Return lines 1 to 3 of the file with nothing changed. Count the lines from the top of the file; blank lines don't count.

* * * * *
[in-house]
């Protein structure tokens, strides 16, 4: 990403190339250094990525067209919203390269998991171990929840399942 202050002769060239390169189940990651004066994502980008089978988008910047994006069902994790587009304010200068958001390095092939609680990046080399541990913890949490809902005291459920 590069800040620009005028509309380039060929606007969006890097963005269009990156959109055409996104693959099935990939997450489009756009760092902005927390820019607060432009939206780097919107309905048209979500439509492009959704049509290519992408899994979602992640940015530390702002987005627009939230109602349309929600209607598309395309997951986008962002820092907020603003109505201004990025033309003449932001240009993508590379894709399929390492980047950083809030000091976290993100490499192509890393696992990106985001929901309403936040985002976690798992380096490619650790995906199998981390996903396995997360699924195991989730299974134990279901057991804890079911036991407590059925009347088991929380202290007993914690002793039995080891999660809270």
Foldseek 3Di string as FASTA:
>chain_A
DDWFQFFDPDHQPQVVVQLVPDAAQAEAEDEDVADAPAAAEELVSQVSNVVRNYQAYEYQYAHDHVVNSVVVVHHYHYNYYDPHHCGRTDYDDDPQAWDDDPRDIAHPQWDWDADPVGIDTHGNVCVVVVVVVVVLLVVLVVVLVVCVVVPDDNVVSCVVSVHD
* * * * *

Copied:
[in-house]
């Protein structure tokens, strides 16, 4: 990403190339250094990525067209919203390269998991171990929840399942 202050002769060239390169189940990651004066994502980008089978988008910047994006069902994790587009304010200068958001390095092939609680990046080399541990913890949490809902005291459920 590069800040620009005028509309380039060929606007969006890097963005269009990156959109055409996104693959099935990939997450489009756009760092902005927390820019607060432009939206780097919107309905048209979500439509492009959704049509290519992408899994979602992640940015530390702002987005627009939230109602349309929600209607598309395309997951986008962002820092907020603003109505201004990025033309003449932001240009993508590379894709399929390492980047950083809030000091976290993100490499192509890393696992990106985001929901309403936040985002976690798992380096490619650790995906199998981390996903396995997360699924195991989730299974134990279901057991804890079911036991407590059925009347088991929380202290007993914690002793039995080891999660809270």
Foldseek 3Di string as FASTA: